Got an old kitchen cabinet door (or any block of wood)? Turn it quickly in to a fun game with just a few nails. I had some ‘help’ from my daughter, or literally it would have taken half an hour, tops.
Combined with the ‘Feed Me’ garden game https://www.thecraftydaddy.co.uk/made-for-the-kids/garden-game/ and the Wheel of Fortune https://www.thecraftydaddy.co.uk/with-the-kids/wheel-of-fortune/, you could have a nice little fairground in your back garden by now for basically free!
You’ve probably played this type of thing loads of times at school fates or fairgrounds. It never occurred to me before today how easy it was to make.
First you need a block of wood. I found this old kitchen cupboard door going a bit fusty in the garage.
I gave it a quick clean and then marked a selection of dots across the width of it. I measured them just over 3cm apart as that seemed to fit a 2p coin through. I was just guessing that this would work, you could probably do something a bit more precise if you wanted to. The important thing is that the coin you want to use to play the game can fit through and drop down, without there being too much space left over.
Finish your first line then repeat this at regular intervals going down the wood, as in the photo above. You obviously need to make sure the rows alternate in terms of where the dots sit on the wood – so that after you’ve put your nails in, the coin will drop down to the next row and bounce through (if you get them all in a straight line it’ll just drop to the bottom!).
The overall number of dots will depend on how many nails you’ve got spare and how big the wood is. We did 6 on a line, with each row a little bit more than a ruler’s width apart.
I then just got a bag of spare nails and hammered them in roughly where the dots were. My daughter helped me knock them in and actually she was pretty sensible about it. I did get a little thump on my thumb once or twice but no major injuries!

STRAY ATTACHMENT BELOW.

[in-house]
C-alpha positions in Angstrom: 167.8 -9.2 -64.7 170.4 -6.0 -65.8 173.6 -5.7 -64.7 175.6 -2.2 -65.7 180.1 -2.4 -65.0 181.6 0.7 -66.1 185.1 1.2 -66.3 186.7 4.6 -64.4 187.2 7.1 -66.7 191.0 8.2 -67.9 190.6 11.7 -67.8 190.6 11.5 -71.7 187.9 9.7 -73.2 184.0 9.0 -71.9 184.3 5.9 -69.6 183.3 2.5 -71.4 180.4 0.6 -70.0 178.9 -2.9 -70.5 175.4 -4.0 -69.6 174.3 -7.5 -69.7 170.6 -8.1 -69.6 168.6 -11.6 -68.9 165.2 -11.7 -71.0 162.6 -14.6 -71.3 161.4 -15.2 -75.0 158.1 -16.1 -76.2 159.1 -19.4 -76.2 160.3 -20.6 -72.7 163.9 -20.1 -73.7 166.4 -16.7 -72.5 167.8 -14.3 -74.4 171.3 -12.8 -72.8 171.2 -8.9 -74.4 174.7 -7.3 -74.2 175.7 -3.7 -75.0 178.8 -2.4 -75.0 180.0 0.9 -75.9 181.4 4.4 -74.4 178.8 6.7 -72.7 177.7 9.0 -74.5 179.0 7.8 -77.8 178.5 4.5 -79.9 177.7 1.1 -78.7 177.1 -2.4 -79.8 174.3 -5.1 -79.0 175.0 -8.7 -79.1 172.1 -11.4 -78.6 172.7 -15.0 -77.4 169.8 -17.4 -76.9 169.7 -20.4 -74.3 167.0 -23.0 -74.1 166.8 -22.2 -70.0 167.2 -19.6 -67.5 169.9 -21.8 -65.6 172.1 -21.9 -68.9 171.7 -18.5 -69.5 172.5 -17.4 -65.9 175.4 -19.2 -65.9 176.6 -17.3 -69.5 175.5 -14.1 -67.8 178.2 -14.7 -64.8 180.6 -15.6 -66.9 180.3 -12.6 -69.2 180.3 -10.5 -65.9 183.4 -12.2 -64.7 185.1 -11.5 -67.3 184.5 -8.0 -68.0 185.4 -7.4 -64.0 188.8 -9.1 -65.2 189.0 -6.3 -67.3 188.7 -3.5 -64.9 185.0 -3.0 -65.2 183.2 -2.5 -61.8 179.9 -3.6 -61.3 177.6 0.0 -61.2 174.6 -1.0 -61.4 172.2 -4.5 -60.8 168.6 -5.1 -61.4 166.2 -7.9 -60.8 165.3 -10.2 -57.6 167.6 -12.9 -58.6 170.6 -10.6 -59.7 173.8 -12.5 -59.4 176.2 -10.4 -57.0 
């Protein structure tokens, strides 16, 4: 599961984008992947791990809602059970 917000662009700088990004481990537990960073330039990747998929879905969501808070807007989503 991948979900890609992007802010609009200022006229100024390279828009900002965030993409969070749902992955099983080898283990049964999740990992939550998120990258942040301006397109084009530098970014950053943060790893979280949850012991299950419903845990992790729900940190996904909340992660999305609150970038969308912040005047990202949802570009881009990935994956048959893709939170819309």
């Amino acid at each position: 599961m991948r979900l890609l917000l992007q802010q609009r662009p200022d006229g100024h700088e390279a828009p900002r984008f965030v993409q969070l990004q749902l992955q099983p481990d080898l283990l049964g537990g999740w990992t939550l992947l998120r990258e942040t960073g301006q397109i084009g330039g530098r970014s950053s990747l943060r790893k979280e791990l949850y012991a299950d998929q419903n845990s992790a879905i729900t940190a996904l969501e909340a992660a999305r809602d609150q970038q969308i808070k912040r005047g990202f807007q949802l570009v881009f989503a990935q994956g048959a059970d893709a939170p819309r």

At the bottom, you need to separate some scoring areas. You need some ‘0’ points and some higher points to add a bit of jeopardy. We painted the scores on into the sections at the bottom. I did the red ones, my daughter did the black ones- you’ll see that for some reason she chose to put ’14’ as a score, which made the maths a lot more tricky when adding up how many points you’ve got! Pop another nail on the separating lines so that the coin drops in to one and stays in.
The good thing about using this cupboard door, is that it had a ‘lip’ already cut into it at the bottom, which serves to stop the coins. If you are just using a straight piece of wood, then you’d need to screw a thin piece of wood on the the bottom of your run to then catch them in the scoring areas.
Once you’ve added any further ‘decoration’, you’re good to go. Take it in turns to drop a coin down and see how many points you can get!
Mine wasn’t perfect, every now and then the coins just fall through the gaps, or dropped on the floor. This wasn’t very often though and we found that if you lean it at an angle away from the wall, it helps with making sure the penny falls down better.
Have a go! Keep it for parties. Probably good for drinking games as well when the kids aren’t around!